AUD $180.00

Uzbek 'segusha' Bedding Decoration

A lovely muted old Uzbek Segusha in a softly glowing watermelon cotton with faded silk floss embroidery.

”Segusha” are decorative embroidered embellishments, whose original function, tucked into and suspended from the rolled and stacked bedding, stowed against the wall of the yurt during the day, was both to add protection, and even more colour.
That is, of course, whilst exposing the family wealth and embroidery skills, for visitors to admire.

Many had fringes, some carelessly removed by dealers, to appeal to the markets’ tastes. This one has a fringe of applied twisted, faded cottons. At one end 2 cm of fringe is gone, once again it’s at one end so not as bad as in the middle.
The two arms of this segusha’s “V” are not equal, as they’ve been cut from one long fabric strip, then rearranged as a “V.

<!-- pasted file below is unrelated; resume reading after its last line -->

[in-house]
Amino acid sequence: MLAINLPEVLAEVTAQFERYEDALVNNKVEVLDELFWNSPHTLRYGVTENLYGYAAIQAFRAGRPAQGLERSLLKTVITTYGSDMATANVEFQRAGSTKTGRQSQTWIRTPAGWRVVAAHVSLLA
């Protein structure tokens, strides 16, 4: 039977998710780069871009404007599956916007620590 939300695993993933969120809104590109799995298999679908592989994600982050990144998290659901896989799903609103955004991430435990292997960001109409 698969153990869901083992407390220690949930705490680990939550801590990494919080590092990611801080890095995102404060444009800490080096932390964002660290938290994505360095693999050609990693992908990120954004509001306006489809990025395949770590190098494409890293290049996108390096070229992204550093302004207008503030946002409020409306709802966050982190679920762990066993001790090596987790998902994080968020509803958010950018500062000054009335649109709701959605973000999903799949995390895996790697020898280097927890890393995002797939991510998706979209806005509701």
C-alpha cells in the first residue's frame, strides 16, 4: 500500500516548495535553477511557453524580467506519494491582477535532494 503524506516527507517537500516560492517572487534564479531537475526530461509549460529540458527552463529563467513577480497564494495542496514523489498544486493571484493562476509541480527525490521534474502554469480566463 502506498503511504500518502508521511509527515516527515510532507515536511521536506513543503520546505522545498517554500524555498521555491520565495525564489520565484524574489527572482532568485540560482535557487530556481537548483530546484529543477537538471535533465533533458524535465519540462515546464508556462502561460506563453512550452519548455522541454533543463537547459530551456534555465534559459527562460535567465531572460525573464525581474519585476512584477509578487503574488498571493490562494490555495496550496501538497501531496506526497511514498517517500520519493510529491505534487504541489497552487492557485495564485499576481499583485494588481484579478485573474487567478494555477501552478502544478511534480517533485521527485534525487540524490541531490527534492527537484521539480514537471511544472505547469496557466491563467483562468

The embroidery was then applied to this base, the stitches actually covering the join. And it was all done sometime ago as the backing, tassels and stitches are uniformly faded.
Some of the silk has worn away, literally eroded here and there. And I’ve just noticed, two small holes, one a cm long, the other 4 mm round, but both merging into the design. It’s old, so they’re part of it’s history.
The reverse combines three different rather plain floral and polka dot prints, with some old stains.

You’ll often see “segushas” are also commonly known as “saye goshas” and there are variations of them used all over Uzbekistan and the surrounding “stans” consequently the name varies with locale.

For decor use in our world, hanging, draping, on cushions, costumes or bags, exciting ”segushas” like this one are multipurpose.
Although this one is so nice I’d be inclined to leave it intact, for prosperity.

Age: Early/Mid 20th Century

Size: 80 cm across the arms. Each arm being 56.5 cm, fringe 16.5 cm

Weight: 132 grams